Natural Wine Myth

got natural?
Tom Wark recently posted a criticism of the “natural wine movement” on his blog, titled “Authentic Wine and Mistaking the Tail For the Snout” where he says:

In many ways the “Natural Wine” and now “Authentic Wine” movement is well behind the curve. Winemakers the world over have long embraced the notion of exposing terroir and connecting a wine to the plot of land from which it derives. Sustainably farmed vineyards proliferate all over the globe. Minimalist cellar techniques are common place. Native Yeasts have long been favored by many winemakers without even knowing there was such a movement as “native wine”.

Those currently pushing the idea of “Natural Wine” think they may be on to something transformational and important when in fact what they have done is mistaken the tail of the dog for its snout.

I commented the following, and felt it sufficiently cogent to re-post here, with edits for clarity and some elaboration.

I don’t think the “natural” wine promoters are the tail wagging the dog, or that they are behind the curve. The natural “movement” is marketing, pure and simple, and marketing is myth-making – myth-making as in: “creating an appealing narrative from whole cloth.”

The basic truth is that there is nothing – nothing at all – new here. As Tom correctly points out, every practice espoused by the “natural movement” has genesis in and persistence throughout winemaking history, everywhere in the world and without interruption.

Industrial winemaking is new, as is industrial farming of all sorts, and it has the same aim: to make an inexpensive, reliable product of adequate quality continuously available to the broadest market. There is nothing wrong with that.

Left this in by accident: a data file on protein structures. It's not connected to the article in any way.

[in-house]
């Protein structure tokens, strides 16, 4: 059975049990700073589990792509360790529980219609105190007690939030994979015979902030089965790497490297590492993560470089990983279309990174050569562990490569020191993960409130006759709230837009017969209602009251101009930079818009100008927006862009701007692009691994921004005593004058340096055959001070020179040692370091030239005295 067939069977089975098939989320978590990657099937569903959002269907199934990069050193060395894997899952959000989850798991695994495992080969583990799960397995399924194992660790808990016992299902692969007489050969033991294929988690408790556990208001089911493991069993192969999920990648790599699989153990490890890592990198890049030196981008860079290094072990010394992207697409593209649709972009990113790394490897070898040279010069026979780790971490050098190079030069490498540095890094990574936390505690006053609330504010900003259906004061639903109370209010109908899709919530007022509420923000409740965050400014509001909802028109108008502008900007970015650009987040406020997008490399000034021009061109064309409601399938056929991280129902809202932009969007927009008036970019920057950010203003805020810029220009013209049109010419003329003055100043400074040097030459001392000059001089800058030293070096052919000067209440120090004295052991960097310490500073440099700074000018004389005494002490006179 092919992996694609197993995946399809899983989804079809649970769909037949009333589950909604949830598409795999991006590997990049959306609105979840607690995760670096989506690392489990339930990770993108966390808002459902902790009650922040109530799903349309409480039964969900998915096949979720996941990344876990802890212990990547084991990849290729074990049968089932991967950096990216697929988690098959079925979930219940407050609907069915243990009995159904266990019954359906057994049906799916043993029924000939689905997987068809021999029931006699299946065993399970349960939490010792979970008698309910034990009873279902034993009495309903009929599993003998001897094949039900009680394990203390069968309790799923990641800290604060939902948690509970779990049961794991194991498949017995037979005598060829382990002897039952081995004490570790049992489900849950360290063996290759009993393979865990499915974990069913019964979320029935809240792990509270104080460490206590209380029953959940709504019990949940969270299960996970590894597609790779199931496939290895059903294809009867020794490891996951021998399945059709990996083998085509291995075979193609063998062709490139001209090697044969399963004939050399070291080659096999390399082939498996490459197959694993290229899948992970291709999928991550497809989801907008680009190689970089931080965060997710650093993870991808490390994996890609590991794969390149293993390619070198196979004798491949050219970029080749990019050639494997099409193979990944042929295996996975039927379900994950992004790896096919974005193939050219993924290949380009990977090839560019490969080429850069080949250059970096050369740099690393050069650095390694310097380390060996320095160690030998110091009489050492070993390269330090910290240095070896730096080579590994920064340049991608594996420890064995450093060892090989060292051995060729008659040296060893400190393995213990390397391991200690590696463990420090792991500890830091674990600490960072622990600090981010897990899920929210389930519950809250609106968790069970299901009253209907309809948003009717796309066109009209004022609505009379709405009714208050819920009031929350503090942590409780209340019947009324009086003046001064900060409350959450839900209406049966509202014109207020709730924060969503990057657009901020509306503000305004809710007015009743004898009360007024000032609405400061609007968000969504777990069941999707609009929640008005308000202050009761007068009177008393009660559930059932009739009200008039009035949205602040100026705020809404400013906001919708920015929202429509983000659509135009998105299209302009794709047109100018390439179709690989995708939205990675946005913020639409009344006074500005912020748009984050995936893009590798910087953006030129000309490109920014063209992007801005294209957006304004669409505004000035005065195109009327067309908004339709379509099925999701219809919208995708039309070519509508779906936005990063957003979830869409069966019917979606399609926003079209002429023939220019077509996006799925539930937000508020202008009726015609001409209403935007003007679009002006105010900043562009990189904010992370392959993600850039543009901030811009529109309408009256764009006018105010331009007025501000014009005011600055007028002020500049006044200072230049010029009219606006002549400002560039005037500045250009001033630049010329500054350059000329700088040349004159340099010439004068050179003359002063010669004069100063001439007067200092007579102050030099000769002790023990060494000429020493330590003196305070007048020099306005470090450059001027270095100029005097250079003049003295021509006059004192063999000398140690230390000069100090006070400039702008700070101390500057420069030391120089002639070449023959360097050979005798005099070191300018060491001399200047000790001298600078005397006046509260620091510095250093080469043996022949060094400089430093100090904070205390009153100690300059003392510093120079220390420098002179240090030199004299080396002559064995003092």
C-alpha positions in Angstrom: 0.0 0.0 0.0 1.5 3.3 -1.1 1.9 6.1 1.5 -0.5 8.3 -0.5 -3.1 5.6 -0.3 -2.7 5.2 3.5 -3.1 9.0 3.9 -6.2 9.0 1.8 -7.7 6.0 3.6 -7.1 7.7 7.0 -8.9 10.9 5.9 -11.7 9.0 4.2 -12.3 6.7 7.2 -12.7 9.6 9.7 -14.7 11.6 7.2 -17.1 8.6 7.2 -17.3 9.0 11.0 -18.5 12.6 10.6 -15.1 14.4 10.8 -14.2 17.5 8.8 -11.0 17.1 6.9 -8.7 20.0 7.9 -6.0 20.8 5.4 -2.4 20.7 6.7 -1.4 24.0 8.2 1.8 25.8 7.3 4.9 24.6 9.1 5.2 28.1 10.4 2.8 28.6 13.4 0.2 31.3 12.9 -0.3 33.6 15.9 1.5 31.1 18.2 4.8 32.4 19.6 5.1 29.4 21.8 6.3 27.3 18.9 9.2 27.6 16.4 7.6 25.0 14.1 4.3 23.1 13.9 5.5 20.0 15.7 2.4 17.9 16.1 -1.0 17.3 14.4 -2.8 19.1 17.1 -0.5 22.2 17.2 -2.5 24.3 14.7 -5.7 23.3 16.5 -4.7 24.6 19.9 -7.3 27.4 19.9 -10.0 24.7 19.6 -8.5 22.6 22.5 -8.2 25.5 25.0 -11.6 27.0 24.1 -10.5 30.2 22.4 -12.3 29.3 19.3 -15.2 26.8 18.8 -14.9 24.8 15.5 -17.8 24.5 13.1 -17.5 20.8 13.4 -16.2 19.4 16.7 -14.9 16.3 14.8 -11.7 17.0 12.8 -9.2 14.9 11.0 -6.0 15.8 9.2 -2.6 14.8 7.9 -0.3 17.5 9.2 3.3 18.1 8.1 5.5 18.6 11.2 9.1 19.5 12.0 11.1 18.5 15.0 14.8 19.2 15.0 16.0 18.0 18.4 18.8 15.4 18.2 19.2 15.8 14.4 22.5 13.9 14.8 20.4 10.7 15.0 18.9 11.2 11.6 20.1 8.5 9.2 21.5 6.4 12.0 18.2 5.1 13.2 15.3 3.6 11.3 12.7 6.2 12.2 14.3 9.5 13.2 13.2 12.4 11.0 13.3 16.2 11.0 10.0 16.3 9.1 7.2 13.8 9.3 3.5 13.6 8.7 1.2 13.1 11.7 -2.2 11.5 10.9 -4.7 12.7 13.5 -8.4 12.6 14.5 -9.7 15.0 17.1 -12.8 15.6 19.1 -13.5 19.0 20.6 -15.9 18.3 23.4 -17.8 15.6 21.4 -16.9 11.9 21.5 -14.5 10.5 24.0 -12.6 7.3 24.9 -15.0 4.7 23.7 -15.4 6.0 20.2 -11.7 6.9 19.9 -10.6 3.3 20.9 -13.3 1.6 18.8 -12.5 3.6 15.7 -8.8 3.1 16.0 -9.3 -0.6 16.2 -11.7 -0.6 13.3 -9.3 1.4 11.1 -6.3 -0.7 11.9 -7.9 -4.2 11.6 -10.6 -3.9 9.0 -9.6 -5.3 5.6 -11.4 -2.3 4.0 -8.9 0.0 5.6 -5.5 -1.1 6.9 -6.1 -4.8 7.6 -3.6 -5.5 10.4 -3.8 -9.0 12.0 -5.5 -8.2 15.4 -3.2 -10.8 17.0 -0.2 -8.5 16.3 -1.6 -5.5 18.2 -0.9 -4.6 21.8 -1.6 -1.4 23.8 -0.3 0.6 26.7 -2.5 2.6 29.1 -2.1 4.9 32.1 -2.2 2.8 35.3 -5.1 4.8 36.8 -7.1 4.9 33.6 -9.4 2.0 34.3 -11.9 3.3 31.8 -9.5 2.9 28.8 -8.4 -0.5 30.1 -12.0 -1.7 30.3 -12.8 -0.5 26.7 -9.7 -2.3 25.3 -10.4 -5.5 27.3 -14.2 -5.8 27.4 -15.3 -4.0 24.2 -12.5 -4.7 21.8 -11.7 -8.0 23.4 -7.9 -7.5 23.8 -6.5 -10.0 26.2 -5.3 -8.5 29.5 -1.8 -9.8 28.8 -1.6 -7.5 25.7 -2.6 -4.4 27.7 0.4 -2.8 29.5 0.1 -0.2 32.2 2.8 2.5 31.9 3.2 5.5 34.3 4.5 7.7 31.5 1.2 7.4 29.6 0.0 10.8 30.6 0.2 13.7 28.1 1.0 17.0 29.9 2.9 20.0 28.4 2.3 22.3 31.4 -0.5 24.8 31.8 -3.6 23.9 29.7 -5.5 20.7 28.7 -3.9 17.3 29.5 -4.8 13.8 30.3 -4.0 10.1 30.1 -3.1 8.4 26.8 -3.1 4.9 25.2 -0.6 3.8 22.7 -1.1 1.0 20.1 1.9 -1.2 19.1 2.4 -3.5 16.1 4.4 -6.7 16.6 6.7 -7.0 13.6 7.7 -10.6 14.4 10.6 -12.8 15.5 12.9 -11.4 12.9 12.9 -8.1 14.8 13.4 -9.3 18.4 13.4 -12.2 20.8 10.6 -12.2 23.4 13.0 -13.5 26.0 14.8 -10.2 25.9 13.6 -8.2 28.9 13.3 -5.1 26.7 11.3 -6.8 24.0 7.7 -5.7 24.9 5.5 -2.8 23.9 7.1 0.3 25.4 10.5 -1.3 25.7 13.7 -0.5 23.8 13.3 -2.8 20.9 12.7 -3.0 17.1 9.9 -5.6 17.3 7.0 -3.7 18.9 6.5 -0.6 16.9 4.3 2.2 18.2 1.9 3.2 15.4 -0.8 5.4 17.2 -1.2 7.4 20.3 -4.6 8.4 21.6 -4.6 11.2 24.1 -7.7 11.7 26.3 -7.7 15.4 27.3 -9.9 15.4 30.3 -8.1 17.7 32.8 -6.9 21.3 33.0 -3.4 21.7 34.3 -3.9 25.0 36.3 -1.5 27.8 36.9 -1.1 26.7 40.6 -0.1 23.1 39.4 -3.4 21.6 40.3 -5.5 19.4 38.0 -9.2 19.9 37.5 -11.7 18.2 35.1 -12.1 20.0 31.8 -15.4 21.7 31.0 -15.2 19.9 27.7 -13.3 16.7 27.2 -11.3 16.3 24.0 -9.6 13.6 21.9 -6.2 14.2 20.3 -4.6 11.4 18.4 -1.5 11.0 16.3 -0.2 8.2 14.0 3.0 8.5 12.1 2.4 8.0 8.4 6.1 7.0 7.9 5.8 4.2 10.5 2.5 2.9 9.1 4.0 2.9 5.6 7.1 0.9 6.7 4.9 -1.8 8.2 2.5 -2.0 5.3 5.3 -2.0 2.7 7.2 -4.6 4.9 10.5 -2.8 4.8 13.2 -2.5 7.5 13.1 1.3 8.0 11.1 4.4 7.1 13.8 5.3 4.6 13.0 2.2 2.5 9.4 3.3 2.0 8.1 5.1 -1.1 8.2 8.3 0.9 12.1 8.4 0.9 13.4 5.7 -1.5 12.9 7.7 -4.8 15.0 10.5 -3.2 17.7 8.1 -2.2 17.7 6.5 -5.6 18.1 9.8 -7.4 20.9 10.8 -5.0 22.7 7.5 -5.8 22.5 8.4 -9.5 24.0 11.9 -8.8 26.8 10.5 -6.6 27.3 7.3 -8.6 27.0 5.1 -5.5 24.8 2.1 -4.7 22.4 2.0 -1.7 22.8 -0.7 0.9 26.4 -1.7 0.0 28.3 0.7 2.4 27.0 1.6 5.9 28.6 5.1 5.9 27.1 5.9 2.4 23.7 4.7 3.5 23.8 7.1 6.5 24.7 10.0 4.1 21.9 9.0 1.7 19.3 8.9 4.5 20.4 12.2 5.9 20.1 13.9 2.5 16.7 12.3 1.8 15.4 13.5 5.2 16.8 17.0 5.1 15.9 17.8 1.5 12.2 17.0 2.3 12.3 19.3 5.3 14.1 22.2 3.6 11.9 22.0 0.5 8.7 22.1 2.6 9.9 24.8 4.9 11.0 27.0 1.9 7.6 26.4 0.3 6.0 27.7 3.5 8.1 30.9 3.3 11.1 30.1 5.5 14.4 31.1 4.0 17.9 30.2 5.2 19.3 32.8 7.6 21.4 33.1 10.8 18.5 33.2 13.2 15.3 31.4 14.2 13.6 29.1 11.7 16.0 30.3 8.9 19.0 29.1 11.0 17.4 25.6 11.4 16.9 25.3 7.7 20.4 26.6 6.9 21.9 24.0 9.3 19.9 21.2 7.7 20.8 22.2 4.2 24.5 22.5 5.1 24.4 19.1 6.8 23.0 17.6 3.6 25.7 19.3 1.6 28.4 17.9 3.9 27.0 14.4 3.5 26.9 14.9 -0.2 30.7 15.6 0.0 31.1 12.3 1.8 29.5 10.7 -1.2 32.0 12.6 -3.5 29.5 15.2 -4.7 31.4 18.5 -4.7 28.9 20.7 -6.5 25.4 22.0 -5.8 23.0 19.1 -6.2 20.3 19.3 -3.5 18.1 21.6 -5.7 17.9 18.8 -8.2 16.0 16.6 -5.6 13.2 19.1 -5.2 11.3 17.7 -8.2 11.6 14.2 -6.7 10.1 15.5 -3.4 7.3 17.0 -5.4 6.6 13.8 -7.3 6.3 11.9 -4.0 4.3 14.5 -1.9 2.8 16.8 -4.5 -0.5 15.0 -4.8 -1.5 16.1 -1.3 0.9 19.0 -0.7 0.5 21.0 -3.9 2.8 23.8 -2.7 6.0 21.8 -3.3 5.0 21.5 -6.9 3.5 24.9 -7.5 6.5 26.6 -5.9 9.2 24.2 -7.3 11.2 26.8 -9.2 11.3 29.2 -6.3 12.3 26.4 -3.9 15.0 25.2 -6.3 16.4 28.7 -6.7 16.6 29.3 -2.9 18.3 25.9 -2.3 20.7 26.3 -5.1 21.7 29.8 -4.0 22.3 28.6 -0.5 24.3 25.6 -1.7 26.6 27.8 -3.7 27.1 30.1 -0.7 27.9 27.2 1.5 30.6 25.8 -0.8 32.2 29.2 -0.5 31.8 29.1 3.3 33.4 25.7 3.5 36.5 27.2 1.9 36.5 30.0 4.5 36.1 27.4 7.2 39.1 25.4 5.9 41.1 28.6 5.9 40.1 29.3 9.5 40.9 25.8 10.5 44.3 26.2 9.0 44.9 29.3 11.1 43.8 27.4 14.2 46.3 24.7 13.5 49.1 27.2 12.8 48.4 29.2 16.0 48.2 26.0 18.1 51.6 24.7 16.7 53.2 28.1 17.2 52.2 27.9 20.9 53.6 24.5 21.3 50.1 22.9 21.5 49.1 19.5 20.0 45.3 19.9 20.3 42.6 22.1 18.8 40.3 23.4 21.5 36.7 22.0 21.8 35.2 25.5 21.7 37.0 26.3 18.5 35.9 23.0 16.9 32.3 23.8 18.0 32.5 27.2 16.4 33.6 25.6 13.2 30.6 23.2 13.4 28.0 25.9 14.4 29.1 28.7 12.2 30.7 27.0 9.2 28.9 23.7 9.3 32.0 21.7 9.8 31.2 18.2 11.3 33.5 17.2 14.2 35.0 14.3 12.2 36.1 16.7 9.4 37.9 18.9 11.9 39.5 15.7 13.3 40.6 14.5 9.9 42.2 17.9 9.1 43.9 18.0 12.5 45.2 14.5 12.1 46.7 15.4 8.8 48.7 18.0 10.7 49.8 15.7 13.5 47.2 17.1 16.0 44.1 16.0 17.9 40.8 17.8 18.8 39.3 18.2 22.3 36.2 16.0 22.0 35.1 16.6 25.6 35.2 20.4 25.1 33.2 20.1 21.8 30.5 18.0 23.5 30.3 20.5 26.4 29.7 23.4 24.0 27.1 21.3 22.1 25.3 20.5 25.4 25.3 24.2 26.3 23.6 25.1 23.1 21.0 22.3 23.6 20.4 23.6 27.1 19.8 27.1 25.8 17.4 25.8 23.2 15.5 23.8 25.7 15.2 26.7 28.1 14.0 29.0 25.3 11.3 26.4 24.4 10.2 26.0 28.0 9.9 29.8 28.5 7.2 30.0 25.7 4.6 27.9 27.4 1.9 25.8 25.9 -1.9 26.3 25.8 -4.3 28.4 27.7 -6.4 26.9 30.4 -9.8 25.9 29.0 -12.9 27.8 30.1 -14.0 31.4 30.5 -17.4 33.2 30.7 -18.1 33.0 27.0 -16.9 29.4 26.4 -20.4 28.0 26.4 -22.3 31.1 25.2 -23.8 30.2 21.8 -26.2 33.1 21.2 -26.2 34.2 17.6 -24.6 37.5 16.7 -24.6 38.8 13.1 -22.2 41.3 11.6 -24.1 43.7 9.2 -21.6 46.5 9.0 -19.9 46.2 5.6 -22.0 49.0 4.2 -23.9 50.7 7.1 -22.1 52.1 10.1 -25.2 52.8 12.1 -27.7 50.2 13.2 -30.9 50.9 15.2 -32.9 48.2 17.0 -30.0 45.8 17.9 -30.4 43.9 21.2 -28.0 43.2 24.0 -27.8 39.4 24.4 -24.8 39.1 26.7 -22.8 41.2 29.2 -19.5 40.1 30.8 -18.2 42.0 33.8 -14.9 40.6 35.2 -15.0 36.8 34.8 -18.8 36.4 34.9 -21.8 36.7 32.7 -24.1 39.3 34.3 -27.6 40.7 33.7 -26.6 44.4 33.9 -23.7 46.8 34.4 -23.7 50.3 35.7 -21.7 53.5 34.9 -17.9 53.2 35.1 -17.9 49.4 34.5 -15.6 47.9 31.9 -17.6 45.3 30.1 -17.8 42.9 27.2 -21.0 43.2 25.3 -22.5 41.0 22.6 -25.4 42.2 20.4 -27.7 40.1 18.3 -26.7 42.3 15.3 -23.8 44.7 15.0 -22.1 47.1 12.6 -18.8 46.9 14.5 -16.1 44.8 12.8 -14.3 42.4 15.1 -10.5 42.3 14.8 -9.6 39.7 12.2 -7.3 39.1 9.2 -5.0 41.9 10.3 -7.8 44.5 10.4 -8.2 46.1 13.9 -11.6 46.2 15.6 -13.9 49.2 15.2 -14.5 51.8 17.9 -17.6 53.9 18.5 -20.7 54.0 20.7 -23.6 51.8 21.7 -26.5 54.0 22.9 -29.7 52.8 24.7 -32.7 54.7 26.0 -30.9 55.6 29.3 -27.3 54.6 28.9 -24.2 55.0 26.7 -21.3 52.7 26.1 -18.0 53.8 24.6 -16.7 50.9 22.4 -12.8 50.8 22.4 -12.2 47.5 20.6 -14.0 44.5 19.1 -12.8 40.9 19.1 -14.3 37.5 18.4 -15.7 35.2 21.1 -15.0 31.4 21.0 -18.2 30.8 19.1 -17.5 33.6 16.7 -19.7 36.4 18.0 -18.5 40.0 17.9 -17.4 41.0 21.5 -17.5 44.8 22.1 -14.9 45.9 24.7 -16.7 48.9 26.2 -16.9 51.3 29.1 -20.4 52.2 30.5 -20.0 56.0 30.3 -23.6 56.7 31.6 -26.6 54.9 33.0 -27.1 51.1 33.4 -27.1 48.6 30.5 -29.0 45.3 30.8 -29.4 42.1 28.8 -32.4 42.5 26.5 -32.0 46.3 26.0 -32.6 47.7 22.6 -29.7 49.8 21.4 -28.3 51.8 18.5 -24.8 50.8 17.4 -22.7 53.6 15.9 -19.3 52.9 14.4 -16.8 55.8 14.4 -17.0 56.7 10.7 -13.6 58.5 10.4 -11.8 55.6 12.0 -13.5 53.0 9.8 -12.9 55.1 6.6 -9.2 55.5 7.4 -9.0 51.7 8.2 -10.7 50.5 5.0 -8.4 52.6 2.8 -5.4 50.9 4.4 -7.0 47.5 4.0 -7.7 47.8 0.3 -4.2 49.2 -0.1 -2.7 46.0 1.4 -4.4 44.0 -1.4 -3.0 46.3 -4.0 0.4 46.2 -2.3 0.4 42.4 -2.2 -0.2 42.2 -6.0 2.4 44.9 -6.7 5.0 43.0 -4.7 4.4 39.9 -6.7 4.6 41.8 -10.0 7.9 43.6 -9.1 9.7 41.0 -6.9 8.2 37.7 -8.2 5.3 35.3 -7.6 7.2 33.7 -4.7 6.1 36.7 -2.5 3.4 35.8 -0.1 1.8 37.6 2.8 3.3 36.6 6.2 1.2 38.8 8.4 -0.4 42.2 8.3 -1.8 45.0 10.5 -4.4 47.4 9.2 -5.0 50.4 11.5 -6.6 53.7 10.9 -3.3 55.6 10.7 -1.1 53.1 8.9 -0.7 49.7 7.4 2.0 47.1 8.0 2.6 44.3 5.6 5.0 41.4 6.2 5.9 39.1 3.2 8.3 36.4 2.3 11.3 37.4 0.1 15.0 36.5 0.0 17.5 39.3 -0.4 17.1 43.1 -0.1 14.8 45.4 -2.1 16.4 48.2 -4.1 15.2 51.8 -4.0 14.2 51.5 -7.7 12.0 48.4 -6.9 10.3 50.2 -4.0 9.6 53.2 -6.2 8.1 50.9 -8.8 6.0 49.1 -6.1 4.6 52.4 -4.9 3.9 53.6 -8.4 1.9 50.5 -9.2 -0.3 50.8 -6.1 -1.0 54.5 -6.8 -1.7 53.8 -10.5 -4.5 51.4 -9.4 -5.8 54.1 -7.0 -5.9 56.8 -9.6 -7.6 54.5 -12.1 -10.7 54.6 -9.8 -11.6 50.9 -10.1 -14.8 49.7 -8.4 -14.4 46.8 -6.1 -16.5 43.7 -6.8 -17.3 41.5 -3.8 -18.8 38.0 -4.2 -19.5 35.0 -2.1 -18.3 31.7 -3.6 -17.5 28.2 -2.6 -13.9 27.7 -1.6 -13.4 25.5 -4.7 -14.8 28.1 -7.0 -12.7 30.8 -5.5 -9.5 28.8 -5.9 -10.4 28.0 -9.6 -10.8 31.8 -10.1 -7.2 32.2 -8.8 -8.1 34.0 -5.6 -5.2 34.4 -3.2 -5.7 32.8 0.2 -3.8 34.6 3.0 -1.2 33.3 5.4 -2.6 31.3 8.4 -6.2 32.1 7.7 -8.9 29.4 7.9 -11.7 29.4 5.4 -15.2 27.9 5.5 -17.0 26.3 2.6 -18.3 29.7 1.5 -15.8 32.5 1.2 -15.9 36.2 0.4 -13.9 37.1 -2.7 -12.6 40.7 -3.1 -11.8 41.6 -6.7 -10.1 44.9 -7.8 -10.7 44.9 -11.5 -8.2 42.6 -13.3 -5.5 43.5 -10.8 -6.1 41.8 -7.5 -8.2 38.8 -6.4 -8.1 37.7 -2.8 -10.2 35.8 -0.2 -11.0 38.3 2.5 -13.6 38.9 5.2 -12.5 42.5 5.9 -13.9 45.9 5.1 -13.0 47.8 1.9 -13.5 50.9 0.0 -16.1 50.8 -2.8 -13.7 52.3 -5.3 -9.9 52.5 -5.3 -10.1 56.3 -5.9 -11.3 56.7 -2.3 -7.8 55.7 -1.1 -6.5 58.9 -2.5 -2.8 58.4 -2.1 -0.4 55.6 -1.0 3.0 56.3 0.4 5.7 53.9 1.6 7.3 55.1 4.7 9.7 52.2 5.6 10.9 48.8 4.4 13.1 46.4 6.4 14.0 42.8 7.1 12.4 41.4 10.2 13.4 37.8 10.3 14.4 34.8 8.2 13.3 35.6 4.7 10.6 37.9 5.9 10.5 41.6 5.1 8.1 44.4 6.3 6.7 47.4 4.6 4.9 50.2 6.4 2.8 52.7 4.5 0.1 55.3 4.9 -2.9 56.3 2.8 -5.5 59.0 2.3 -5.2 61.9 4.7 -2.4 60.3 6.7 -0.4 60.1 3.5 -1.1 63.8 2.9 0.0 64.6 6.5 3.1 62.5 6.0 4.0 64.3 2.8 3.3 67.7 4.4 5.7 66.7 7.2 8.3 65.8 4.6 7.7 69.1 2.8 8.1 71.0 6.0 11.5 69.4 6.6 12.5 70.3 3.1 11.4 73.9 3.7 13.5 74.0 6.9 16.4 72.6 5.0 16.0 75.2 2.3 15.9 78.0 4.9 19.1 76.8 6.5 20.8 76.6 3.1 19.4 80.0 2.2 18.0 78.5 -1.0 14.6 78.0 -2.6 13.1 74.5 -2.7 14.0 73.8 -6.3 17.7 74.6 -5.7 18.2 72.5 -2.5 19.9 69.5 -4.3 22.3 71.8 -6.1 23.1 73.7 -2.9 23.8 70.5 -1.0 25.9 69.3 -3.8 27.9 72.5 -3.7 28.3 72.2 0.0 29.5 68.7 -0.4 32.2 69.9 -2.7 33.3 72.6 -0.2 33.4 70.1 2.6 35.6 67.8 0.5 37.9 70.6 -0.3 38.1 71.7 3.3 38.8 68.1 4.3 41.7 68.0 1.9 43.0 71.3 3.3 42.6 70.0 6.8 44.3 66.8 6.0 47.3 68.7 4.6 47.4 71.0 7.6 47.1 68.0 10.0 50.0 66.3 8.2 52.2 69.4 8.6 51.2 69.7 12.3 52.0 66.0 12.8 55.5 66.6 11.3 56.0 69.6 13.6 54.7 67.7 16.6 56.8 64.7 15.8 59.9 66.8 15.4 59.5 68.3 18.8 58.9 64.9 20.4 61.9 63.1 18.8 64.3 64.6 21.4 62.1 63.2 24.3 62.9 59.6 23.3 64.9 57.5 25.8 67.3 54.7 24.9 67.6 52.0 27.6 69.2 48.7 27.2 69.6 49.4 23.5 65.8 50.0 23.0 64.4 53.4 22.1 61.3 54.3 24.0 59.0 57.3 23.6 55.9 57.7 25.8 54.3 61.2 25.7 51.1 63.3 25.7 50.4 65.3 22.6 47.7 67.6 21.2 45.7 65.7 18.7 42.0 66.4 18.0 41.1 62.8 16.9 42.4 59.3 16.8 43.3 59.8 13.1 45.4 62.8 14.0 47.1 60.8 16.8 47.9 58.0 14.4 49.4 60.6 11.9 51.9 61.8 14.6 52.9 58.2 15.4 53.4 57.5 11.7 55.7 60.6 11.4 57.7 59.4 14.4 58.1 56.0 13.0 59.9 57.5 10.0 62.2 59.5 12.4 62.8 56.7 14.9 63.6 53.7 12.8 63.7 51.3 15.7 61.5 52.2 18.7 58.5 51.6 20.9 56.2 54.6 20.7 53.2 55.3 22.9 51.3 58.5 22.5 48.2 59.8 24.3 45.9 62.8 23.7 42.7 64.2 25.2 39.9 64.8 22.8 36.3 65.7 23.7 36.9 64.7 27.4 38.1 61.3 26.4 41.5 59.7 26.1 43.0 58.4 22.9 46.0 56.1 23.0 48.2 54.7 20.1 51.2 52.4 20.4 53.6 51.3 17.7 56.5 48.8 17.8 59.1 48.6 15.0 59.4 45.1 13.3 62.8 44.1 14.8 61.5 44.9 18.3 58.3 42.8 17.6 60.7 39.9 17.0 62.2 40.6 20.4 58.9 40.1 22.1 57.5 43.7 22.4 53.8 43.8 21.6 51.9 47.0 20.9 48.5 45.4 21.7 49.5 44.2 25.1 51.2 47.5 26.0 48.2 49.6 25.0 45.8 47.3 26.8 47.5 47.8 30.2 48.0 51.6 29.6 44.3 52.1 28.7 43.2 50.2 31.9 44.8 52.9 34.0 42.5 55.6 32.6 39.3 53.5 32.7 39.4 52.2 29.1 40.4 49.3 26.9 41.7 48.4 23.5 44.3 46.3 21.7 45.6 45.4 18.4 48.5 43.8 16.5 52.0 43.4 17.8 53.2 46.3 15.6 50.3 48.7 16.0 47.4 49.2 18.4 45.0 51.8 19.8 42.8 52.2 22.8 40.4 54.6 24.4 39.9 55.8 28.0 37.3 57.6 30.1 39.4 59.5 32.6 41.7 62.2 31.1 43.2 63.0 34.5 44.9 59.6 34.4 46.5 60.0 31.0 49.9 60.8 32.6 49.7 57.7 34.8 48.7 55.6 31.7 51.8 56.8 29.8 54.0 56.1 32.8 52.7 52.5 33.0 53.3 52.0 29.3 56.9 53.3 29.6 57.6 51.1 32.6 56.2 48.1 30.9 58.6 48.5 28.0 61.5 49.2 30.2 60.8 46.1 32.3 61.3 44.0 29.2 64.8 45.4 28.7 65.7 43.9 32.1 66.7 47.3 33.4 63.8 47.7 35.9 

Industrial winemaking irrefutably is not driving out more traditional winemaking. If anything, more wines produced by traditional methods are being made, and are more widely available, than ever before.

The marketable myth is that “natural” is David to the industrial Goliath. The second part of the myth is an explicit logical fallacy, the marketer’s tried-and-true appeal to tradition: older ideas are better, simply because they are older. Both David vs. Goliath and appeal to tradition have strong track records of reliably gulling the susceptible consumer.

I also believe that some of the compulsion to “go natural” among my cohort is pushback against the so-called “international style” of winemaking. There is no question that a certain fraction of wine from nearly every winegrowing region is heavily manipulated in order to garner higher scores. I suggest that the objection is not to the manipulation itself, but to the high market appeal of the result. So the third part of the “natural” myth is directed at discounting the value associated with the “international” style of wine.